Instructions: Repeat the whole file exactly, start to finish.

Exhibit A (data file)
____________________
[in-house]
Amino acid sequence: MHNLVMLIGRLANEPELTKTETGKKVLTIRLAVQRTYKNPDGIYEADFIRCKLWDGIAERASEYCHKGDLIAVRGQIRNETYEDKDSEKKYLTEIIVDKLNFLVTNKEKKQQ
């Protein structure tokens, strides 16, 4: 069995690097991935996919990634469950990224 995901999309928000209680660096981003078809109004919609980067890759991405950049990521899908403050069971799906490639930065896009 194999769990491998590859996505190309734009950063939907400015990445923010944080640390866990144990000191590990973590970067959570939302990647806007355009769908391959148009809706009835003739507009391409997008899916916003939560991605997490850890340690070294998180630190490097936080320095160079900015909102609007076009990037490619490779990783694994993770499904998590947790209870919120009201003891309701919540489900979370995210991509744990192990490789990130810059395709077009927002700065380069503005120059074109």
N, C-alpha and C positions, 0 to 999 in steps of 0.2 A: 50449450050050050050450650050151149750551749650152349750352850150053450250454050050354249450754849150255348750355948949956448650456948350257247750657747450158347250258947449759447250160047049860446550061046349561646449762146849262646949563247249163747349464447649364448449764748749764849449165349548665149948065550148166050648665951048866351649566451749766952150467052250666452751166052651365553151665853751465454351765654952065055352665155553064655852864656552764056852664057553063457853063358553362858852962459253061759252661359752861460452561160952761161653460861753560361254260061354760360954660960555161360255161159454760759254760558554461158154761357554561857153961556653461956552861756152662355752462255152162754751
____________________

[in-house]
Amino acid sequence: MHNLVMLIGRLANEPELTKTETGKKVLTIRLAVQRTYKNPDGIYEADFIRCKLWDGIAERASEYCHKGDLIAVRGQIRNETYEDKDSEKKYLTEIIVDKLNFLVTNKEKKQQ
């Protein structure tokens, strides 16, 4: 069995690097991935996919990634469950990224 995901999309928000209680660096981003078809109004919609980067890759991405950049990521899908403050069971799906490639930065896009 194999769990491998590859996505190309734009950063939907400015990445923010944080640390866990144990000191590990973590970067959570939302990647806007355009769908391959148009809706009835003739507009391409997008899916916003939560991605997490850890340690070294998180630190490097936080320095160079900015909102609007076009990037490619490779990783694994993770499904998590947790209870919120009201003891309701919540489900979370995210991509744990192990490789990130810059395709077009927002700065380069503005120059074109």
N, C-alpha and C positions, 0 to 999 in steps of 0.2 A: 50449450050050050050450650050151149750551749650152349750352850150053450250454050050354249450754849150255348750355948949956448650456948350257247750657747450158347250258947449759447250160047049860446550061046349561646449762146849262646949563247249163747349464447649364448449764748749764849449165349548665149948065550148166050648665951048866351649566451749766952150467052250666452751166052651365553151665853751465454351765654952065055352665155553064655852864656552764056852664057553063457853063358553362858852962459253061759252661359752861460452561160952761161653460861753560361254260061354760360954660960555161360255161159454760759254760558554461158154761357554561857153961556653461956552861756152662355752462255152162754751